"In too many communities, LGBT Americans continue to face barriers to equality, overt discrimination, and even violence."
In historic year for LGBT equality, crucial progress continues at municipal level as local leaders and advocates drive positive change in their communities.
The Human Rights Campaign Foundation announced that a record number of U.S. cities have achieved perfect scores on its 2015 Municipal Equality Index by establishing fully-inclusive local protections for LGBT people. The most notable trend in the annual report is the rapidly growing number of cities and towns across the nation stepping up to ensure that all people are treated equally, even in states where fully-inclusive LGBT laws and policies remain elusive.
Since the MEI debuted in 2012, the number of cities earning perfect scores has more than quadrupled, and today at least 32 million people live in cities with fully-inclusive local protections that are not guaranteed by the states in which they live. The Human Rights Campaign (HRC) Foundation is the educational arm of the nation’s largest lesbian, gay, bisexual and transgender (LGBT) civil rights organization.
However, while the HRC Foundation’s 2015 Municipal Equality Index (MEI) shows that, in every state in the nation, cities large and small are fueling momentum for LGBT equality, much work remains. Equality in many cities, particularly those in America’s southern regions, continues to be elusive, with too many municipalities still failing to protect their LGBT residents and employees.
Cities are proving, however, that they can ensure equality even in states that are lagging behind in enacting LGBT-inclusive laws and policies. New top-scoring cities this year include Louisville, Kentucky; Detroit, Michigan; and Bloomington, Indiana, which are among the MEI’s 31 “All Stars”- cities paving the way on LGBT equality in states that still lack fully-inclusive LGBT non-discrimination laws.
Progress on transgender equality has been particularly noteworthy in cities across America this year, continuing a positive trend that the MEI has tracked each year. To earn perfect scores, cities must embrace comprehensive transgender-inclusive laws and policies that often go beyond explicit protections offered by their state or the federal government.
"While this has been an historic year for equality, we are constantly reminded of just how far we still have to go,” said HRC President Chad Griffin. “In too many communities, LGBT Americans continue to face barriers to equality, overt discrimination, and even violence. We believe those challenges make full equality and strong legal protections all the more important, and today's report makes clear that hundreds of local communities throughout all 50 states wholeheartedly agree.”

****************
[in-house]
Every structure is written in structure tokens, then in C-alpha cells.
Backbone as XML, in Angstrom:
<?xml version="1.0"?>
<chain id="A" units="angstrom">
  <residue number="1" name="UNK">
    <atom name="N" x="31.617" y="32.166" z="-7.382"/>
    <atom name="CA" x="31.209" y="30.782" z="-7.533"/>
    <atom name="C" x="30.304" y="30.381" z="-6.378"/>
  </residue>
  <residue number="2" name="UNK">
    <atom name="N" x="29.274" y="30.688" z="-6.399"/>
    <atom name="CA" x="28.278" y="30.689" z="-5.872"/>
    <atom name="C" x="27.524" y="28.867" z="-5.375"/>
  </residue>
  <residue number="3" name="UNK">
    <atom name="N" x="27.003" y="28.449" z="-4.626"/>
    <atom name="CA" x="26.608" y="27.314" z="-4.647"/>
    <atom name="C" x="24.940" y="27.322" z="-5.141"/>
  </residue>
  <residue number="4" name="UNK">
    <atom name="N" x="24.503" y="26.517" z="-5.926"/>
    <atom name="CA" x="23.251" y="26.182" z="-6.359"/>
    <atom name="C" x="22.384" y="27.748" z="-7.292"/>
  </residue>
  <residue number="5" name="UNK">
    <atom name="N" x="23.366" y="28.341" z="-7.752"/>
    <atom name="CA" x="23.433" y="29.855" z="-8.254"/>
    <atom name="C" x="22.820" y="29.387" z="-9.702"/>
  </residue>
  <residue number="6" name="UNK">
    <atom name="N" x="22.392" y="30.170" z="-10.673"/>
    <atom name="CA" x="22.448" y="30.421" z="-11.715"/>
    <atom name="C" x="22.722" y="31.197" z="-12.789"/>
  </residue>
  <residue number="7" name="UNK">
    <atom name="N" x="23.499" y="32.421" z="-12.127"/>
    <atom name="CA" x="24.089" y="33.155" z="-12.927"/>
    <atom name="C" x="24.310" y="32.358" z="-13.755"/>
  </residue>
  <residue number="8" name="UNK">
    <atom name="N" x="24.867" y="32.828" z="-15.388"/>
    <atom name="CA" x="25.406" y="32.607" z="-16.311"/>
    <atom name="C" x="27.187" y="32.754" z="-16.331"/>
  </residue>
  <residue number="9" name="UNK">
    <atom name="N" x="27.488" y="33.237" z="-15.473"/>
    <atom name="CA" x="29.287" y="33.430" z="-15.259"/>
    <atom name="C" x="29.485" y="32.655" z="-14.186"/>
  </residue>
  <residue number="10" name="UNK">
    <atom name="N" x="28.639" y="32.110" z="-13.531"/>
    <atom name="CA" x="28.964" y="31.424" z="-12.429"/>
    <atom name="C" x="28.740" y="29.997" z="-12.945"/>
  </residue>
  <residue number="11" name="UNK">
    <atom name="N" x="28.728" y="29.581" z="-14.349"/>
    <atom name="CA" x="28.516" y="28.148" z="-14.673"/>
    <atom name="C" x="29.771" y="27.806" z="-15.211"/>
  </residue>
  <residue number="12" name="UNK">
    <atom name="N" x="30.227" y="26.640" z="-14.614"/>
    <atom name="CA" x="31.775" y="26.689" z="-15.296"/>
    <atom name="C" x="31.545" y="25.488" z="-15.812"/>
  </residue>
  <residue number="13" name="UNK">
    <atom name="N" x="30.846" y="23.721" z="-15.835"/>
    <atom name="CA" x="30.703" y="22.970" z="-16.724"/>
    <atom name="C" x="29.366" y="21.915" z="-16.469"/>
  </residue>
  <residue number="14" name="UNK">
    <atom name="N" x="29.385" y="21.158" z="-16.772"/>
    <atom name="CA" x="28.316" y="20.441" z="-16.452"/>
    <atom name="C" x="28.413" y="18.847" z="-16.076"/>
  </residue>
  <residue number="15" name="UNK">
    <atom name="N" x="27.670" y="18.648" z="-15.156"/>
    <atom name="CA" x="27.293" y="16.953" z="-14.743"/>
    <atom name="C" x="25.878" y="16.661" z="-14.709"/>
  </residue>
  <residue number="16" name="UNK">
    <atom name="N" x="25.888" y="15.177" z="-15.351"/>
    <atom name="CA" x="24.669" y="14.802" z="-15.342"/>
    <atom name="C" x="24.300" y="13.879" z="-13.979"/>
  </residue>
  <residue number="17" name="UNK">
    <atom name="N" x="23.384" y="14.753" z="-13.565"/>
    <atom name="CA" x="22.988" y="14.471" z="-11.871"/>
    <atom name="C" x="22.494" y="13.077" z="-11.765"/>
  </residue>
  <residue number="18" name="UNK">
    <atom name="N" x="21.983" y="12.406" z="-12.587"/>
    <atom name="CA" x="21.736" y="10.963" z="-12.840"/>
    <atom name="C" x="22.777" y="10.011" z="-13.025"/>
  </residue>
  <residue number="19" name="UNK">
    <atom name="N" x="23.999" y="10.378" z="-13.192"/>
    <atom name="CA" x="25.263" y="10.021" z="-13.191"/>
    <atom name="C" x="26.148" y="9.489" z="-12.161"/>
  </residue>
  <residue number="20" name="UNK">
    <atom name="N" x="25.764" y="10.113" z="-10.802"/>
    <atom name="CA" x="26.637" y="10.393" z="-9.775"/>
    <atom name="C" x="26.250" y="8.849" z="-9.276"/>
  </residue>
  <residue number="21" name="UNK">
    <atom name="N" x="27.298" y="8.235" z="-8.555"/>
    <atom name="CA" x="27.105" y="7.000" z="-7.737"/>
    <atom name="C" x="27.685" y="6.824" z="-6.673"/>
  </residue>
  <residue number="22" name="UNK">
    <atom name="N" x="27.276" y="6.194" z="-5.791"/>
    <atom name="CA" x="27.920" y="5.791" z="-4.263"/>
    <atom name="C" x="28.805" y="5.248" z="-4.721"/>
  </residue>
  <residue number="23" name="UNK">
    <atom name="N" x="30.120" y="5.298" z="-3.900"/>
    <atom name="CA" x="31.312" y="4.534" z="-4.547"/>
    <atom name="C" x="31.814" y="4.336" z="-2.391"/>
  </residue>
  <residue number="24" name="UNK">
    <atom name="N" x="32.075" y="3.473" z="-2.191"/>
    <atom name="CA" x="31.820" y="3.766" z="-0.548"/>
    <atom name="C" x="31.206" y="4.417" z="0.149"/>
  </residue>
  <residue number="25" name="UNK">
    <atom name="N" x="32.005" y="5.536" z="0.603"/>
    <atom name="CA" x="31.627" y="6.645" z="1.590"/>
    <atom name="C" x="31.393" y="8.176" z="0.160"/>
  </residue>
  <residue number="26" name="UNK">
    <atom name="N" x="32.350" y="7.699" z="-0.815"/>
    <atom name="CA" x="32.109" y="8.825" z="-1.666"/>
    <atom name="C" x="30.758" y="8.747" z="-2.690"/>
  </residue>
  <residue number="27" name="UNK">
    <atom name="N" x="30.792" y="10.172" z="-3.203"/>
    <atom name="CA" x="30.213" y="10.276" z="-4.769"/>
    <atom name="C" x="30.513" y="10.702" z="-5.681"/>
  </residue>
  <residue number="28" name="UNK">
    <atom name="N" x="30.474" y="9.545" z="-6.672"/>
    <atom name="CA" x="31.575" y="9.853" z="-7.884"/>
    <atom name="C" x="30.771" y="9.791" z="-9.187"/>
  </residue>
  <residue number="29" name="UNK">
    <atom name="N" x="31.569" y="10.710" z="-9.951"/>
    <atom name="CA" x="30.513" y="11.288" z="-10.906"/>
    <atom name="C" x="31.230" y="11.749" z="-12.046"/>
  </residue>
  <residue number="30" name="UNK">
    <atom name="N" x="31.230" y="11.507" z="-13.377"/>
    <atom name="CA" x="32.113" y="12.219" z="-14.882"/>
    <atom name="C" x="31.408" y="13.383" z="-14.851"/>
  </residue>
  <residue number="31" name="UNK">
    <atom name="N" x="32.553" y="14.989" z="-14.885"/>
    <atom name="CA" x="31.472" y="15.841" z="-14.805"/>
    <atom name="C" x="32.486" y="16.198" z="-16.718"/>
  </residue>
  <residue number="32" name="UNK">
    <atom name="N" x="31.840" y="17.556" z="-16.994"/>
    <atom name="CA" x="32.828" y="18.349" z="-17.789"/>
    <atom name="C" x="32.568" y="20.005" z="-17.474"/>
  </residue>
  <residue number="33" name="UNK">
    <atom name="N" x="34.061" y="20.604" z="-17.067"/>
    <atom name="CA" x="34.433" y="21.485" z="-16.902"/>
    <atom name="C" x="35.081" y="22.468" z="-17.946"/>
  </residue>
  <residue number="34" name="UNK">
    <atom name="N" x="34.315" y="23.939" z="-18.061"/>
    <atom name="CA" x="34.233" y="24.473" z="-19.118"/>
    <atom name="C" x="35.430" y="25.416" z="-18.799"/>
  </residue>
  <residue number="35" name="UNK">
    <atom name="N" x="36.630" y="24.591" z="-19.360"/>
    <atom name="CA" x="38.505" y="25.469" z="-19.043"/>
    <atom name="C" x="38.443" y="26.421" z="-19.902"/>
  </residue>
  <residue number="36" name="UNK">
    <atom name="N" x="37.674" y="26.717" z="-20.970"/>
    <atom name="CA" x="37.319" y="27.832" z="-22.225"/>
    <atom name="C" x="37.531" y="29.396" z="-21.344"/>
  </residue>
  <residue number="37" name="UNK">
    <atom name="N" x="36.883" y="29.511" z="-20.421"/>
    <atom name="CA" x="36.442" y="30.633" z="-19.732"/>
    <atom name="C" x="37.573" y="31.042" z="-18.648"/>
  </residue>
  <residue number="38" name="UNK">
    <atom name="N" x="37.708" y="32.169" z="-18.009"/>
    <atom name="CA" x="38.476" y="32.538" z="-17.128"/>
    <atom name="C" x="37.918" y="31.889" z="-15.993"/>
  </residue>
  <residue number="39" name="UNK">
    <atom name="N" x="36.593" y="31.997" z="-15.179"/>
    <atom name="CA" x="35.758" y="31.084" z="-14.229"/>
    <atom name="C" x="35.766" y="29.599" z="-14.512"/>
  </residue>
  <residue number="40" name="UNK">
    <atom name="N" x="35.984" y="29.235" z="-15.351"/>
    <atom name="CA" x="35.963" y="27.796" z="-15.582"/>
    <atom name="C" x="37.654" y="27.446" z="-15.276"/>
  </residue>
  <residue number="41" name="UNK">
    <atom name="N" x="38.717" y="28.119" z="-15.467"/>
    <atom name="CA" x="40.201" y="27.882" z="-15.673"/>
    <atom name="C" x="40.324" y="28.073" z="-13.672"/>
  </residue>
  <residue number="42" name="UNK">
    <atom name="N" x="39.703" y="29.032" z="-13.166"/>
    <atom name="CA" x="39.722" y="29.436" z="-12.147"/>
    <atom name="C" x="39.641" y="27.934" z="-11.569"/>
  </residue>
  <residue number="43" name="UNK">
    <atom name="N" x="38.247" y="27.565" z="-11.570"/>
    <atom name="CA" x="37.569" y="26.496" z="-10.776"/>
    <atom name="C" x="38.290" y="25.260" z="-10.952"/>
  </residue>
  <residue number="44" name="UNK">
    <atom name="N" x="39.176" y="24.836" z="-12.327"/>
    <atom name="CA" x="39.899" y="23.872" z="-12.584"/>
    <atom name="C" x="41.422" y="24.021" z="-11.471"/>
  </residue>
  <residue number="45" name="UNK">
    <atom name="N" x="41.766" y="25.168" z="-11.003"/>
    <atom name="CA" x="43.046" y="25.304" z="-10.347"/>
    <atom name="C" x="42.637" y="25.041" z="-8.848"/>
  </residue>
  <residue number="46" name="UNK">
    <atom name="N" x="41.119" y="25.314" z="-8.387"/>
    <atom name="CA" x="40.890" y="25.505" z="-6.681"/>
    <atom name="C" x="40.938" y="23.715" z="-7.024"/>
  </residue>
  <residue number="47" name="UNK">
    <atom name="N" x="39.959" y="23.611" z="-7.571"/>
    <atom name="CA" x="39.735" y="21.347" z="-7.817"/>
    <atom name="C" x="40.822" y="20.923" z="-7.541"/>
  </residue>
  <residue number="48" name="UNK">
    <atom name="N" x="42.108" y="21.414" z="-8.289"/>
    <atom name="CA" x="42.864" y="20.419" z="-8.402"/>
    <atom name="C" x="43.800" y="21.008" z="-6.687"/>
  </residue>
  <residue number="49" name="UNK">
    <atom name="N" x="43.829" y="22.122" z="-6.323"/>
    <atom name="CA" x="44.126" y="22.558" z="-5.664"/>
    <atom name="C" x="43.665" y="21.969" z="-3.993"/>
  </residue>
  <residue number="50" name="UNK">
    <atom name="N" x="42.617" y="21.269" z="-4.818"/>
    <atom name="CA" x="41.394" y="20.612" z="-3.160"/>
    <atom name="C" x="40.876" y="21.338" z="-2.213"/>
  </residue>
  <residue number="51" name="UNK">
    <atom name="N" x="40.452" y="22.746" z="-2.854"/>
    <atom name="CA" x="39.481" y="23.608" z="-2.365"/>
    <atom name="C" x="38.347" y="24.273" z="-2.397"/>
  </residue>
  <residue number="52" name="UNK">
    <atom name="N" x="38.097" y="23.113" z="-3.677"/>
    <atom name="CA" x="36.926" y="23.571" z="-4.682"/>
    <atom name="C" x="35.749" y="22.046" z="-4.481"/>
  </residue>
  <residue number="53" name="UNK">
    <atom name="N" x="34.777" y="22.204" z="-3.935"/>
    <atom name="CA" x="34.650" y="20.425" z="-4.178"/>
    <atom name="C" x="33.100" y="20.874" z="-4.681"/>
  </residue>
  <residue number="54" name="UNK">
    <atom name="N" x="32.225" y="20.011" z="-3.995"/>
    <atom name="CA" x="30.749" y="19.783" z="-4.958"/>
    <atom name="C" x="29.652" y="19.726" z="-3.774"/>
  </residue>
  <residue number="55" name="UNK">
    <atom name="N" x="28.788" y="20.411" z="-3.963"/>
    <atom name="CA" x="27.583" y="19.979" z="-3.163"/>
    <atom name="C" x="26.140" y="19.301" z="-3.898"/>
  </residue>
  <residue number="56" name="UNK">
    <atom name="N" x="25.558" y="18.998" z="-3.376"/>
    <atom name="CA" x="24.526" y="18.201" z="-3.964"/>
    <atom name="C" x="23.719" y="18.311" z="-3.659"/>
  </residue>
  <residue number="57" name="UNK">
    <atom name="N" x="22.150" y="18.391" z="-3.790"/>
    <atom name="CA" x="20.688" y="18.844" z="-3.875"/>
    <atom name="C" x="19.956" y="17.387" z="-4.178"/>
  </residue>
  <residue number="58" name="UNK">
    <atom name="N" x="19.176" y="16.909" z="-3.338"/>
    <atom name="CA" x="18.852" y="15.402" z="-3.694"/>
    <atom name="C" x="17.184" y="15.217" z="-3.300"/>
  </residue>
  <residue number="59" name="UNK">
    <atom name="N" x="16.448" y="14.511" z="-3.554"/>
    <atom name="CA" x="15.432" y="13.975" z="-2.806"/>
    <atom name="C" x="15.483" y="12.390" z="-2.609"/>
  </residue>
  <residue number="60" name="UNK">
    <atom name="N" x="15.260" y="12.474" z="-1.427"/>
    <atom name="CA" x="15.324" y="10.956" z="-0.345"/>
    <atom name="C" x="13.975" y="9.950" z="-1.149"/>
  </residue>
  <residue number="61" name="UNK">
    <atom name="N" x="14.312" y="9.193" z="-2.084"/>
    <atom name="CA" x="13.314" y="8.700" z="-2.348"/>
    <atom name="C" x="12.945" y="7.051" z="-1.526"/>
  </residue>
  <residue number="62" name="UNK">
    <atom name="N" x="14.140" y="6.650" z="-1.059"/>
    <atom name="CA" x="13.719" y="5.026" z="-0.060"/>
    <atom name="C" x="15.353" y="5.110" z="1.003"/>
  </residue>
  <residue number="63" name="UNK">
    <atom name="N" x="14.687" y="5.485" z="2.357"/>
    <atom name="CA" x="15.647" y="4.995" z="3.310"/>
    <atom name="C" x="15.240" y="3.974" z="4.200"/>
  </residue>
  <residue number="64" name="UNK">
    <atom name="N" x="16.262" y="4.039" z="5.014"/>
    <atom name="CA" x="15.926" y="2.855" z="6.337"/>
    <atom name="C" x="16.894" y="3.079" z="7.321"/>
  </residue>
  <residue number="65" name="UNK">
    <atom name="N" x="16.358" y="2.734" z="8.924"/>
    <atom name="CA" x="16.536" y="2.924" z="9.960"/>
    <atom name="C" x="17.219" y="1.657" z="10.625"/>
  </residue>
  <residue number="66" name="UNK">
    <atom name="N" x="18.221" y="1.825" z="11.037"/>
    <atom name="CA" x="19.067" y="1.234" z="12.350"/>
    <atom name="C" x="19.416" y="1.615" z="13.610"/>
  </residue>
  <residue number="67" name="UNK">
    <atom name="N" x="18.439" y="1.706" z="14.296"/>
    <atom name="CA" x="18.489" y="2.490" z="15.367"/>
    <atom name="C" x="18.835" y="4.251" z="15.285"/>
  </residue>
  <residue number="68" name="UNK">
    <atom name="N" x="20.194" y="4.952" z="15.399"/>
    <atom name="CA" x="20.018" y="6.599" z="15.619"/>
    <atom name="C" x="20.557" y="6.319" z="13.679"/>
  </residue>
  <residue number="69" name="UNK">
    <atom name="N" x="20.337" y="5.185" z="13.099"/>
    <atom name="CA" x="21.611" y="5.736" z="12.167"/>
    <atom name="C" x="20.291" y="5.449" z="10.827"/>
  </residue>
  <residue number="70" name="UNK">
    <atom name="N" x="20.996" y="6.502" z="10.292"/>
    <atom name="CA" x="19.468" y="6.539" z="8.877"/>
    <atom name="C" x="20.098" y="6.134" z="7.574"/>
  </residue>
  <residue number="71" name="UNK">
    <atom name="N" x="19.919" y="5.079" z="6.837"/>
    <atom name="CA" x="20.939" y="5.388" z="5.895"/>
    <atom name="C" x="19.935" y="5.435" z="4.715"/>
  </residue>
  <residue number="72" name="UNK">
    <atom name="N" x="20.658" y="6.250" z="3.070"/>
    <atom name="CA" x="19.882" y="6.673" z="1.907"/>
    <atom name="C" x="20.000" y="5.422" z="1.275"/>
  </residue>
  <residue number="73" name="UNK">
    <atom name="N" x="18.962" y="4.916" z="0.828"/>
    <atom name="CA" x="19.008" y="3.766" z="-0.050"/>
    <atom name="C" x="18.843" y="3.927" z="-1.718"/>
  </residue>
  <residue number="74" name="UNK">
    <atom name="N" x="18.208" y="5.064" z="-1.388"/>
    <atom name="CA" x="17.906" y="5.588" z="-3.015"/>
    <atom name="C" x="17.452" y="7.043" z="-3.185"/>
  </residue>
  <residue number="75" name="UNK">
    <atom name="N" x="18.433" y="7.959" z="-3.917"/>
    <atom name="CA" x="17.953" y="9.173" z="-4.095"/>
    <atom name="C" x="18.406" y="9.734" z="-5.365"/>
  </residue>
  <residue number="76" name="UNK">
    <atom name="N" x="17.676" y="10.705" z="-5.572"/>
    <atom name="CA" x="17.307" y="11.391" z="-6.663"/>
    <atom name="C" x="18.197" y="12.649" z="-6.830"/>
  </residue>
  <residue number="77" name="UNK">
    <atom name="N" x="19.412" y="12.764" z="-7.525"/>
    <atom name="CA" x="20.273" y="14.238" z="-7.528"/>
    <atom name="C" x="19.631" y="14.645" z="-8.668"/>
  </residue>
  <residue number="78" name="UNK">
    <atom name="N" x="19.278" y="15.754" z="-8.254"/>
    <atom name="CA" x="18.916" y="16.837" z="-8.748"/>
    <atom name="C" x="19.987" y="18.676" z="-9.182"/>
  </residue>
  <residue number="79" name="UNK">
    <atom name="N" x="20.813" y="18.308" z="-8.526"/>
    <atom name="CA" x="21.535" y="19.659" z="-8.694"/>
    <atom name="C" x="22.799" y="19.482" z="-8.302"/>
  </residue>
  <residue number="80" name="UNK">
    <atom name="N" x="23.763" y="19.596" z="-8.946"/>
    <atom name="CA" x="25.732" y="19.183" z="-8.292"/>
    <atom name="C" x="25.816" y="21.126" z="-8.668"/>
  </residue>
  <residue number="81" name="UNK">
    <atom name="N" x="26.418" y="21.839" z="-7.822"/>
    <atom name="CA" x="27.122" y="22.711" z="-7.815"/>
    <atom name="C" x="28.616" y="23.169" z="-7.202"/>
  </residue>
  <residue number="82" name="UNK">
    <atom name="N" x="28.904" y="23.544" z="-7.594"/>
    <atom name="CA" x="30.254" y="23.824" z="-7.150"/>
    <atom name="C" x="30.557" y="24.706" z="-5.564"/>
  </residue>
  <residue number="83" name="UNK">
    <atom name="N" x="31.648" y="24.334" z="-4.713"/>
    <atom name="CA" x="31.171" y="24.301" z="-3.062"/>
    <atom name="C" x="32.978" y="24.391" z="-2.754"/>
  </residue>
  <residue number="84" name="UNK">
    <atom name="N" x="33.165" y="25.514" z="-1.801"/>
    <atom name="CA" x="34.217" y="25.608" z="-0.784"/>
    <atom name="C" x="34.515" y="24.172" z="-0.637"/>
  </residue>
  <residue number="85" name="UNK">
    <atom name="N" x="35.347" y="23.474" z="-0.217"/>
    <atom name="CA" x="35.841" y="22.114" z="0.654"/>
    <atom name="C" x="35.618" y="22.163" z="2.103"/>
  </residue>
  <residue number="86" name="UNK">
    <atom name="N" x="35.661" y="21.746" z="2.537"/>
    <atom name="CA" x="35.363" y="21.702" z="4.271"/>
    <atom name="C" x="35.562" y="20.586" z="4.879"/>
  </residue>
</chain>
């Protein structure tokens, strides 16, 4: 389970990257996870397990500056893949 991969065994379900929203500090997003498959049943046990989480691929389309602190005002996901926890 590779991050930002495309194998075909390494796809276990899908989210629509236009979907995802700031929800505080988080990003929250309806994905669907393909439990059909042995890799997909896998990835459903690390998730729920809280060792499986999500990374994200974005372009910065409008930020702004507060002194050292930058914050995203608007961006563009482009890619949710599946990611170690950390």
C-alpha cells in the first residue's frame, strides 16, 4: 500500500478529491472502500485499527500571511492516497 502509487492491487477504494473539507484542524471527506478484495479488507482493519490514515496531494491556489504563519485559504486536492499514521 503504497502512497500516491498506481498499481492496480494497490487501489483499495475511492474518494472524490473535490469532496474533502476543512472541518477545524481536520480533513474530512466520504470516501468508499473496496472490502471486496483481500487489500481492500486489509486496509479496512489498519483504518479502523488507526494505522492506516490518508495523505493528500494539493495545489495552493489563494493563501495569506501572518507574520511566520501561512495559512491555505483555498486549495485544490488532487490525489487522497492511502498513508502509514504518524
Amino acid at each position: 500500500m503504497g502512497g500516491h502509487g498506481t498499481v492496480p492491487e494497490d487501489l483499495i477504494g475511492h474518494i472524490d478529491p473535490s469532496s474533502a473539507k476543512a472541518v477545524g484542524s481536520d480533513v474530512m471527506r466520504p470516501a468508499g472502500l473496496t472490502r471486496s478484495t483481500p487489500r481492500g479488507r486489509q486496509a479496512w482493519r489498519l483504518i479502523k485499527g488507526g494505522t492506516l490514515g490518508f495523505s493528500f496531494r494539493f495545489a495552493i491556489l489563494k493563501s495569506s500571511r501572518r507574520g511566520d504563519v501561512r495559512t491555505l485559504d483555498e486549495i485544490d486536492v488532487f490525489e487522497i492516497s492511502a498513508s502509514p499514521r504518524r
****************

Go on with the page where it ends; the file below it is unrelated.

Other key findings contained in the MEI, issued in partnership with the Equality Federation, provide a revealing snapshot of LGBT equality in 408 municipalities of varying sizes, and from every state in the nation. The report also includes two issue briefs - the first focuses on actions cities should take immediately to address anti-transgender violence in their community; the second underscores the continued importance of offering city employees domestic partner benefits.
“Across the nation, cities and towns are leading the way on equality for millions of LGBT Americans,” Griffin added. “This year, a record number of communities have earned top scores in our Municipal Equality Index because they’ve extended fully-inclusive benefits and protections to LGBT people and their families. What makes this progress especially remarkable is that these cities and towns are often going above and beyond state and federal laws to ensure LGBT residents and visitors are protected and treated equally."
HRC researched hundreds of cities for the 2015 MEI, including all 50 state capitals, the nation’s 200 most populous cities, the five largest cities in every state, the communities home to each state’s two largest public universities, and an equal mix of 75 of the nation’s large, mid-size and small municipalities with the highest proportion of same-sex couples.
Key findings from the 2015 Municipal Equality Index include:
The MEI rates cities based on 41 criteria that fall into five broad categories:
The MEI’s standard criteria for earning points this year no longer includes relationship recognition due to the Obergefell v. Hodges Supreme Court decision affirming nationwide marriage equality, and it now places greater emphasis on non-discrimination protections. The full report, including detailed scorecards for every city, as well as a searchable database, is available online at www.hrc.org/mei
The LGBT pride flag was designed by San Francisco artist Gilbert Baker in 1978. It was originally called the Freedom Flag and was comprised of 8 colored stripes, each denoting a different meaning.